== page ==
Protect Duty legislation and what this could mean for businesses

Terrorism risk in 2021 and Protect Duty legislation

The threat from terrorism has not diminished and whilst the level set by the Joint Terrorism Analysis Centre and MI5 remains ‘Substantial’ (having only reduced from Severe earlier in February) – businesses simply can’t afford to ignore this continued risk as they emerge from enforced lockdown periods.

Many sectors have felt the financial impact of the pandemic, indeed the threat from terrorism is another exposure that could carry significant financial consequences for businesses, albeit at a more localised level. It is therefore critical that brokers ensure that adequate and responsive terrorism insurance is in place for their clients, but this is only part of the consideration.

With the ongoing public consultation around Martyn’s Law, which will ultimately become known as Protect Duty legislation, the obligations of many business owners could dramatically shift.
The legislation requires that premises and processes are adequately secure to prevent avoidable loss of life, through undertaking counter-terrorism risk assessments, and ensuring effective plans are put in place.

Risk managers and security experts believe that the introduction of Protect Duty legislation could be have a similar impact to that GDPR had with data security and data handling, so it’s important to start to think about the potential requirements for businesses now.

NMU’s Terrorism Underwriting Manager, Gary Barlow talks to Insurance Age editor, Sian Barton about the changing terrorism threat landscape in the UK and how the business is adapting to the evolving threat and the ongoing debate around Martyn’s law for the 2021 Products Edition.

Risk management solutions from NMU

A fit-for-purpose insurance policy only forms part of our package as an insurer. For this reason, we are partnering with BSI (British Standards Institution) to ensure that our brokers and clients have access to dedicated terrorism risk prevention guidance, so they are ultimately able to fulfil their obligations to comply with the anticipated legislation that will follow.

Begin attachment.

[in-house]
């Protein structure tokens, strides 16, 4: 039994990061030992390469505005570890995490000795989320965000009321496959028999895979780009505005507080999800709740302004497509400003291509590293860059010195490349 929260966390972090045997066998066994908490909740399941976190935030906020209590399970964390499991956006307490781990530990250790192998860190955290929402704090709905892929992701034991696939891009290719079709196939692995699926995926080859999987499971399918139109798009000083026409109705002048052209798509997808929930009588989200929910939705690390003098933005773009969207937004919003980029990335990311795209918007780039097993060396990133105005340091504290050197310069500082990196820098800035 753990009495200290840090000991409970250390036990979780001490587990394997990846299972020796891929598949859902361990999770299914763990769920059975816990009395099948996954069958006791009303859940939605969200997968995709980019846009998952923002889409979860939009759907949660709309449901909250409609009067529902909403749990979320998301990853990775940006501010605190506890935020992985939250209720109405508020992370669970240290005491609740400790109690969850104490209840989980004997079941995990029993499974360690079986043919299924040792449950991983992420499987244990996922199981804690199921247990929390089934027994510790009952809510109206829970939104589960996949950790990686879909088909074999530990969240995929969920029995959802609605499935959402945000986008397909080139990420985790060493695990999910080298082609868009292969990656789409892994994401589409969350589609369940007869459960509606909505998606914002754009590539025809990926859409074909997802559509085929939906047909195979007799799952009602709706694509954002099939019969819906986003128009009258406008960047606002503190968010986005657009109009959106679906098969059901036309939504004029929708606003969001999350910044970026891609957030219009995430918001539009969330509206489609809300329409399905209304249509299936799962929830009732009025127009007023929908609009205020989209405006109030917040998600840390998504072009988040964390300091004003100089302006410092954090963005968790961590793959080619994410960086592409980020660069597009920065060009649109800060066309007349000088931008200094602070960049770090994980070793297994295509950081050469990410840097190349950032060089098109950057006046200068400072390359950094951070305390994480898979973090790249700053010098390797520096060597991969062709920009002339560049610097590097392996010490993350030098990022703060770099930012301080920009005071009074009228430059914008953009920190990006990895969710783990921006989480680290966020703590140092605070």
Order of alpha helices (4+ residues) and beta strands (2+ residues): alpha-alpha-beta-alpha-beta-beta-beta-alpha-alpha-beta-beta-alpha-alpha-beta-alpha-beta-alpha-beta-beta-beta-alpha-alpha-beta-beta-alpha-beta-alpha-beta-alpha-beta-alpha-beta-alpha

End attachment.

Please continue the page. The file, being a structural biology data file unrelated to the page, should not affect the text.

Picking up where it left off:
Commenting on the legislation consultation, David Fairnie, Principle Consultant – Supply Chain Security and Resilience at BSI, said that “the Protect Duty legislation would place responsibility on owners or operators of venues, or public places, to consider terror threats and methodologies, assess the impact attacks could have on them and put in place plans to mitigate these risks.

“Publicly accessible locations would be split into sectors including health, education, retail, leisure, faiths zones and individual sites.

“The primary intention behind the proposed Protect Duty legislation is that owners and operators of publicly accessible locations will be required to consider and take forward appropriate and proportionate protective security measures.”

When considering the broad spectrum of sectors that the government state will be included in the legislation, this has the potential to impact on the decisions and actions of many businesses, particularly when you consider that they will all need to:

  • engage with freely available counter-terrorism advice and training;
  • conduct vulnerability assessments of their operating places and spaces;
  • mitigate the risks and vulnerabilities identified in these assessments;
  • develop and implement a counter-terrorism plan

Contact Us

For more information about our Risk Control services or Terrorism & Sabotage Insurance for commercial Businesses, Property Owners and Commercial Fleet Operators, contact our team here.


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